Use and Transfer of Human Biospecimens in Research

Notice:

 
        31 MAR 2020   COVID-19 Biospecimen Repository Committee Letter

 


  • In a written announcement dated March 13, 2007, Dr. Arthur Levine, Senior Vice Chancellor for the Health Sciences, Dean, School of Medicine, notified faculty of the Health Sciences of a policy on the use of biological materials, as well as a requirement to register all sample collections. 
     

Tissue Policy


Updated  Biorepository Registration:

  • Register your biorepository with HBMC ( the repository must be registered for a transfer request to be approved).  Please visit Pitt Biorepository Database for more information.

    • Your Biorepository ID# will be emailed to you within 48 hours of completion of the registration.

    • If you already registered your biorepository and do not have the id number, you may obtain it at www.pbd.pitt.edu (accessible only from Pitt and UPMC computer networks). If you need assistance or a more rapid response, then contact Paul Wood

  •  If the biorepository that contains the samples that are being transferred has already been registered, then provide the Biorepository ID # via email to:HBMC@pitt.edu.

    • The Biorepository ID serves as  confirmation of registration of the repository  for CORID applications, Material Transfer Agreements and Office of Research Clinical/Research agreements.

 


Human biological materials represent a precious resource in the furtherance of biomedical research and, as such, always should be used in an ethical manner, with due care and diligence and in ways that will provide the most benefit to investigative endeavors and the generation of new information. Individuals who have so generously provided these materials are shown the highest level of respect when materials are utilized in a manner that maximizes the collective efforts of our investigators and new data generated. One of the ways to accomplish this is through sharing of available material within the Health Sciences community.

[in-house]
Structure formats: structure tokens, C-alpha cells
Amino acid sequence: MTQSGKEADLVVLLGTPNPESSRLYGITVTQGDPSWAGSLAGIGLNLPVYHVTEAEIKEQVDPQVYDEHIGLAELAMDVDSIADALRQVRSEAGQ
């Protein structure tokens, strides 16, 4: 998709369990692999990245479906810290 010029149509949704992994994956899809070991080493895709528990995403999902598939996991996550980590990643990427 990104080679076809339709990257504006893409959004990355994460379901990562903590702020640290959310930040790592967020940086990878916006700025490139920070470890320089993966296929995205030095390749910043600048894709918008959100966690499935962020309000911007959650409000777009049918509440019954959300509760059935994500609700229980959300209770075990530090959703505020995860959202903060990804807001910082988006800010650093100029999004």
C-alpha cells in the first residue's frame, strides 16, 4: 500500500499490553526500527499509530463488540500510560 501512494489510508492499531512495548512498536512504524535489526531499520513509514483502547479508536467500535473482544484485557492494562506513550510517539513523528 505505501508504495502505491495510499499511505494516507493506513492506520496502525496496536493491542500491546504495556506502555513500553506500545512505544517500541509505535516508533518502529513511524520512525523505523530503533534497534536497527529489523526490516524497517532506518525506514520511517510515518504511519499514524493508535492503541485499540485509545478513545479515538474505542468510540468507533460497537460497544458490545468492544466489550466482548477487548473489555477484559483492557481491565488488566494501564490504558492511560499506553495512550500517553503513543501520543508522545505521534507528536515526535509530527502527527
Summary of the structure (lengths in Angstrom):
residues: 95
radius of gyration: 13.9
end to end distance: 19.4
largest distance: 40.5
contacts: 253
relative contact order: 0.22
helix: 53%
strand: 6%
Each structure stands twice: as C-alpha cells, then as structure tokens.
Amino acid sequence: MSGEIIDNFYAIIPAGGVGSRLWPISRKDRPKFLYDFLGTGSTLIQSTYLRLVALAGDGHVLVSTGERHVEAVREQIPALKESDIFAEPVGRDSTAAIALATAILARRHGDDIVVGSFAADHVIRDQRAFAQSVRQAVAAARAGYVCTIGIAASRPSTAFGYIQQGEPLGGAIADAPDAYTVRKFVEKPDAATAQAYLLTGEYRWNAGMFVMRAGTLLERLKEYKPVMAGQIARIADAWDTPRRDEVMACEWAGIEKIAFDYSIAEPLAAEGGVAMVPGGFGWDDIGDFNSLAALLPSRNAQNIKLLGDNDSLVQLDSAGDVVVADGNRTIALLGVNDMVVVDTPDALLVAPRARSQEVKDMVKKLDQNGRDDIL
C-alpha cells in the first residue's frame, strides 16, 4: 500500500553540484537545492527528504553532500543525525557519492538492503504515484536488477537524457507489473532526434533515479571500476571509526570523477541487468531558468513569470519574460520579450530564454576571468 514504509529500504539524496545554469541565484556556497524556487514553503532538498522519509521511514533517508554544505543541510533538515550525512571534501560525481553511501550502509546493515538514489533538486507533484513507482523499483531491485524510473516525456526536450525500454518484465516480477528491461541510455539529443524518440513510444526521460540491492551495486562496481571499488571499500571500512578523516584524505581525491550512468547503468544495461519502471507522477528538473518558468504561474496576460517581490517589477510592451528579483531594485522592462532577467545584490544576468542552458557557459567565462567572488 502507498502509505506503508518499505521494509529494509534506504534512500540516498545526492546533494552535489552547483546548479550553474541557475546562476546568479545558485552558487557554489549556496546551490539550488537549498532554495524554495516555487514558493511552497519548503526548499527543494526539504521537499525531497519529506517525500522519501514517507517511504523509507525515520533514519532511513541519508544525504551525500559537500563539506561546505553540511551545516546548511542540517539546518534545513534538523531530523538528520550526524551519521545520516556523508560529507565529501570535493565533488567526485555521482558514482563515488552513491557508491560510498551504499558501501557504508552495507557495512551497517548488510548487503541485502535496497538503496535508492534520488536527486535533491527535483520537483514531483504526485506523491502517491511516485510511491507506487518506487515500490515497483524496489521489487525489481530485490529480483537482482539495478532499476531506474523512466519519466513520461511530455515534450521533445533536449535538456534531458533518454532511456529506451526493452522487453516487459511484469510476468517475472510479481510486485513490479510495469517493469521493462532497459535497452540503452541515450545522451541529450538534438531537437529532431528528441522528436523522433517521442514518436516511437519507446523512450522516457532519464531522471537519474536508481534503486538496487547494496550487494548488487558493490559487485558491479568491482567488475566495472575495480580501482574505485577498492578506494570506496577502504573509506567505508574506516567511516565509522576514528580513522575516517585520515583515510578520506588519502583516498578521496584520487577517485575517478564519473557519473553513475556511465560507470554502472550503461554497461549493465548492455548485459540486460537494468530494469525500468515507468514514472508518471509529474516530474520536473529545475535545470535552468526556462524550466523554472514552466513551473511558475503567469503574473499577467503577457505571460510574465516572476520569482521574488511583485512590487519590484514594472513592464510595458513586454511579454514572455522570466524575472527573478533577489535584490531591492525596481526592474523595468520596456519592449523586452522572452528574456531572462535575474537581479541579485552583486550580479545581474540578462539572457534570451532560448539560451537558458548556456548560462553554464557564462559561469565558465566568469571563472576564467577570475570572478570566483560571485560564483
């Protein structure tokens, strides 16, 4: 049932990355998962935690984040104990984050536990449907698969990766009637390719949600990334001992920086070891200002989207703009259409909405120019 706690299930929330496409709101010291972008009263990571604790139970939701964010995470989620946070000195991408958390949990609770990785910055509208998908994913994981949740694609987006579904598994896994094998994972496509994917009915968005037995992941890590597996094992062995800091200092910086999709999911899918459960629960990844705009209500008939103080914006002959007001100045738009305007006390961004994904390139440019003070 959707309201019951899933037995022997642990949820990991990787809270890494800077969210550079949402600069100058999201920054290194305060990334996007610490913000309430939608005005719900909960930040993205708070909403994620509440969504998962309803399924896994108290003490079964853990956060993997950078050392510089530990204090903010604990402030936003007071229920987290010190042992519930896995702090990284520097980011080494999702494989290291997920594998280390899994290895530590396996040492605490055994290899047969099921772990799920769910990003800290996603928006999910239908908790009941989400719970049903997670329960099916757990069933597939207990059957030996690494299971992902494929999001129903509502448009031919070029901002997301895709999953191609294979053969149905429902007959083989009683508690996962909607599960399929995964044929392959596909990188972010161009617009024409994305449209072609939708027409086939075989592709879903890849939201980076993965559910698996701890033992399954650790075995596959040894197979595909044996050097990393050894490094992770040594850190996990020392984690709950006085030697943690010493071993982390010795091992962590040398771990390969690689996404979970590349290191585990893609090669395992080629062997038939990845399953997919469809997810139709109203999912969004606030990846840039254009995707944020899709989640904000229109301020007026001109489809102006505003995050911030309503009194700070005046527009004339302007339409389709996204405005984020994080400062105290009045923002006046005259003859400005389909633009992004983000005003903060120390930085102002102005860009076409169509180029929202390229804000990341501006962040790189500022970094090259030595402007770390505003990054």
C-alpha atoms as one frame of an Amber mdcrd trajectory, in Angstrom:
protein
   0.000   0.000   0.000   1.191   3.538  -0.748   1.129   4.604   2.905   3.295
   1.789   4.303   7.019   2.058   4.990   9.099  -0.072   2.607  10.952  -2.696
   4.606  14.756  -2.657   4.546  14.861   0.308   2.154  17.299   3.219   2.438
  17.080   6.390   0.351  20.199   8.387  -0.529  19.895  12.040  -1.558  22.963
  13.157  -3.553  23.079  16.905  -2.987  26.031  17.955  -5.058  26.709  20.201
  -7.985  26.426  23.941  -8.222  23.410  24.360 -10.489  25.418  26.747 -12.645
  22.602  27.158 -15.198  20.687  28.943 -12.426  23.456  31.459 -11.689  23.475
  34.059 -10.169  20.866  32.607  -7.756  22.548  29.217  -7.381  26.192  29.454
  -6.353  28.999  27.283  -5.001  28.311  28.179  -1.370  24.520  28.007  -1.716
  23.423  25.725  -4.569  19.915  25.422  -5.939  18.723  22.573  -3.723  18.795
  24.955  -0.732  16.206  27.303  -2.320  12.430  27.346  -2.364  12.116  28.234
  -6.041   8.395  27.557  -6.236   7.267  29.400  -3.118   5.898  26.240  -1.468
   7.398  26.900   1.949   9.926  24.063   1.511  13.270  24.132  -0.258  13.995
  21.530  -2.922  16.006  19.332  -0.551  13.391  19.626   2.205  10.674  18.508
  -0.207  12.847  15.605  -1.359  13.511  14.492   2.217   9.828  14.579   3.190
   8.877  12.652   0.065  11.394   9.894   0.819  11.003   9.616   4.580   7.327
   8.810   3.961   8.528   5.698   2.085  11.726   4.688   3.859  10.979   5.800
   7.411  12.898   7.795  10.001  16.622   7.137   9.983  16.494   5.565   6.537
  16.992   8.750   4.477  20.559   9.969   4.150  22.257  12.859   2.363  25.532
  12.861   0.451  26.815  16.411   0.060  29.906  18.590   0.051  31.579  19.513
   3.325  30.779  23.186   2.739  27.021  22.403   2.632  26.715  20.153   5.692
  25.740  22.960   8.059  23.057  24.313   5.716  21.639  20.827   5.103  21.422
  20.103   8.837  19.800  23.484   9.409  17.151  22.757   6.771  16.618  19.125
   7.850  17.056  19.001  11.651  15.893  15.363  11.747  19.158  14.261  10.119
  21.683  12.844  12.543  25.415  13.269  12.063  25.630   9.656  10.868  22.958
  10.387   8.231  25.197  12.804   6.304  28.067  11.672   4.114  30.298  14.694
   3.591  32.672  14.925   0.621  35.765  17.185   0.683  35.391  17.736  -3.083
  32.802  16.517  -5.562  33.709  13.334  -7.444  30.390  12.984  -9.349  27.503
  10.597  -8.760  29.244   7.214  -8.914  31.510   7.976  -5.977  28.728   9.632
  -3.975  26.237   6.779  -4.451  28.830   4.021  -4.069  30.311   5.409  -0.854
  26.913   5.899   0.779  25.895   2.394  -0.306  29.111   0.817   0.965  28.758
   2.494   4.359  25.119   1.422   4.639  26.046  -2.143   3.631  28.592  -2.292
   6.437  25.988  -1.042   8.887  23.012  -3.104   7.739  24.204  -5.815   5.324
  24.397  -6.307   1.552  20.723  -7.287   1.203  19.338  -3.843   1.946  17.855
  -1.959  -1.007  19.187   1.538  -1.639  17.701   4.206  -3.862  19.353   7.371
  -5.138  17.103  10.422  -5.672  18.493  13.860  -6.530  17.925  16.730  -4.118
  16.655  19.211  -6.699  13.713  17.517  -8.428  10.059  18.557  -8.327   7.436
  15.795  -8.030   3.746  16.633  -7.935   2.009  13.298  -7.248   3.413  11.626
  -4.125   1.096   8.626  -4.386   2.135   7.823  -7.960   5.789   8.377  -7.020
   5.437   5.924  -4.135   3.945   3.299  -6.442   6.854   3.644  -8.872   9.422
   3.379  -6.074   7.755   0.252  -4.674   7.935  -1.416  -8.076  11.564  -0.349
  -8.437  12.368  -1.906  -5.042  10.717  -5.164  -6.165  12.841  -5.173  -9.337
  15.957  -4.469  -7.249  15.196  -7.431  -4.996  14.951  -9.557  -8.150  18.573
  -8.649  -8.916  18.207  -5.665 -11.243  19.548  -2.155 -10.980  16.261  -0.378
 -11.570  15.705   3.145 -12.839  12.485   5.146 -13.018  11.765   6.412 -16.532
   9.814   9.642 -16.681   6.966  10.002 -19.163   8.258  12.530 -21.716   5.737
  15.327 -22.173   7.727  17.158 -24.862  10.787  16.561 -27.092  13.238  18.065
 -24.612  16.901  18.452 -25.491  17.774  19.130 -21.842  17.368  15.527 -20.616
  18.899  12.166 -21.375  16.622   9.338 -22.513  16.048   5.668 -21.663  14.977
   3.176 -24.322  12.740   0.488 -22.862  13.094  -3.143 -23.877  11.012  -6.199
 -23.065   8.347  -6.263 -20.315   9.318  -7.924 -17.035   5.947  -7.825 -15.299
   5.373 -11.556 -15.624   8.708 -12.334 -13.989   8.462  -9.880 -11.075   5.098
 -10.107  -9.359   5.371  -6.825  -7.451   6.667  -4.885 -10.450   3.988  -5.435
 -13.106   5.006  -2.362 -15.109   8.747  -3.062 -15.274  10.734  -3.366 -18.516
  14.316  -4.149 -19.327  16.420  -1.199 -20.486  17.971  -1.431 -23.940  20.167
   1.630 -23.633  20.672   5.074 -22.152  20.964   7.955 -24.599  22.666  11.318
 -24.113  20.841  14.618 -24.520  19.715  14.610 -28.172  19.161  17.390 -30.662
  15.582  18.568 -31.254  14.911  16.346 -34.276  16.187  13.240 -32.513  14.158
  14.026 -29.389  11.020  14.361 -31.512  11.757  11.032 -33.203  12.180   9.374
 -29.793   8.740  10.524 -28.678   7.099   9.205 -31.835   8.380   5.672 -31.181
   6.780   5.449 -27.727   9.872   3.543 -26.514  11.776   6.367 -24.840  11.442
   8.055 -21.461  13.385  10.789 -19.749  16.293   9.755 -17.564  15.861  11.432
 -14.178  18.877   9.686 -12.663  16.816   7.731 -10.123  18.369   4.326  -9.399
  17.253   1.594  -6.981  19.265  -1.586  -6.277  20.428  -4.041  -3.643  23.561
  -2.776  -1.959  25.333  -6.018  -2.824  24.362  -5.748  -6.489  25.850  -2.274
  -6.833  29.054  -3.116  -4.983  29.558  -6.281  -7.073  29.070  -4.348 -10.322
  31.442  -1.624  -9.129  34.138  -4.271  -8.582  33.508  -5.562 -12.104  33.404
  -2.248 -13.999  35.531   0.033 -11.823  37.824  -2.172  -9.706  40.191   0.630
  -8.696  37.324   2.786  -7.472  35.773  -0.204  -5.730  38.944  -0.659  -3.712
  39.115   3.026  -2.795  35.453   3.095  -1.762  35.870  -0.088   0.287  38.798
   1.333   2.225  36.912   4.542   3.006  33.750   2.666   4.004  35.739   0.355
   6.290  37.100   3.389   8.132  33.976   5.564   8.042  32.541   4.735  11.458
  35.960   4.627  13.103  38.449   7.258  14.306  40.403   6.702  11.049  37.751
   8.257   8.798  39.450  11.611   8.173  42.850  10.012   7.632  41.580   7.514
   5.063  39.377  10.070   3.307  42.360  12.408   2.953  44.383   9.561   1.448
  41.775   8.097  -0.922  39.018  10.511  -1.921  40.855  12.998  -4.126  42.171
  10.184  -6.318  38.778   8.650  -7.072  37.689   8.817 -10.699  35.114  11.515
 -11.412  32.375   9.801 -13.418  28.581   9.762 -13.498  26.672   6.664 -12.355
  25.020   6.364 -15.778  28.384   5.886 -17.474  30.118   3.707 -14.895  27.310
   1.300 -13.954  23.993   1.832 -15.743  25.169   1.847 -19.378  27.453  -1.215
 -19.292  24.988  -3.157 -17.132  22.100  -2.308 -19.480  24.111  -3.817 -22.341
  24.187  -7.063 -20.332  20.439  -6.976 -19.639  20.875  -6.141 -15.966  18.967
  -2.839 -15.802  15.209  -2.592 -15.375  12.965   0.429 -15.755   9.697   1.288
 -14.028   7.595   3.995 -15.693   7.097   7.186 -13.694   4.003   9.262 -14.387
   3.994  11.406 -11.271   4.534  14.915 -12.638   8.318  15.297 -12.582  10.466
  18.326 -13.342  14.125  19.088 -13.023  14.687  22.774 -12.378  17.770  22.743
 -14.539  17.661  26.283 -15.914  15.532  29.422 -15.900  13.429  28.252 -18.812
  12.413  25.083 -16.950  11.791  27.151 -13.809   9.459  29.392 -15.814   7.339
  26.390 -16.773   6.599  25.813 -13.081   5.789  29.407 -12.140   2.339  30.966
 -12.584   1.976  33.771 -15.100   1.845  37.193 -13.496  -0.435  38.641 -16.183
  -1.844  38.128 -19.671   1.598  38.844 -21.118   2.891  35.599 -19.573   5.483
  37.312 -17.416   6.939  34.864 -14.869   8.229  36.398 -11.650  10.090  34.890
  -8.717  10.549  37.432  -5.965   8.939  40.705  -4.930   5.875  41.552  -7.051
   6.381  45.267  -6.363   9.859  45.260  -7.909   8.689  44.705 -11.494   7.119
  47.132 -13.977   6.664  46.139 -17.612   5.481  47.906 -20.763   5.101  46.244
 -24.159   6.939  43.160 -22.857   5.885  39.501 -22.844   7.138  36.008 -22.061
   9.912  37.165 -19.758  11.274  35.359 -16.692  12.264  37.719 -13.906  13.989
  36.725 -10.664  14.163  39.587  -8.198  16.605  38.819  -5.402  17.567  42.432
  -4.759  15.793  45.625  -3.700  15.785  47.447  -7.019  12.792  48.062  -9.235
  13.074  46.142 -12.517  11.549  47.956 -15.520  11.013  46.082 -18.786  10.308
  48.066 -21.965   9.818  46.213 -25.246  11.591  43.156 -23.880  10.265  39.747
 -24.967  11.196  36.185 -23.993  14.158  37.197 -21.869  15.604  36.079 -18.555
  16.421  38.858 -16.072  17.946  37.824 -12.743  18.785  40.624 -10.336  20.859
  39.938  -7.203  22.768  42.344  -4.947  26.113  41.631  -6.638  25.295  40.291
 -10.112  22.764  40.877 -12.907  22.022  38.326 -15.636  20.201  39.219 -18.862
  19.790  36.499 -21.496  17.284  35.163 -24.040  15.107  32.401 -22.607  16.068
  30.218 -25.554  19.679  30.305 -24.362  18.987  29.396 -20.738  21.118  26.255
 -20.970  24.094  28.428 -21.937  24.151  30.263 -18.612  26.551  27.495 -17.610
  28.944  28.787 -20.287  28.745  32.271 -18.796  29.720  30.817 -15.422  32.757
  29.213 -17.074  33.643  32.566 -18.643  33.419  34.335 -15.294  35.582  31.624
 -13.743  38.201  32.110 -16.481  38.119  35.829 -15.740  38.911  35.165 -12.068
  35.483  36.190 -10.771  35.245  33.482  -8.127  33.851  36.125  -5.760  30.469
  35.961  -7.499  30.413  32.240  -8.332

The types of human biological material include:

*Subcellular components such as DNA and RNA
*Cells or tissues from any part of the human body
*Organs (liver, kidneys, heart, etc.)
*Blood and blood products such as plasma, serum, red blood cells)
*Bodily products, such as hair, teeth, urine, and saliva

Immortalized cell lines are excluded.

Organisms such as bacteria and viruses isolated from human specimens are not human biological materials.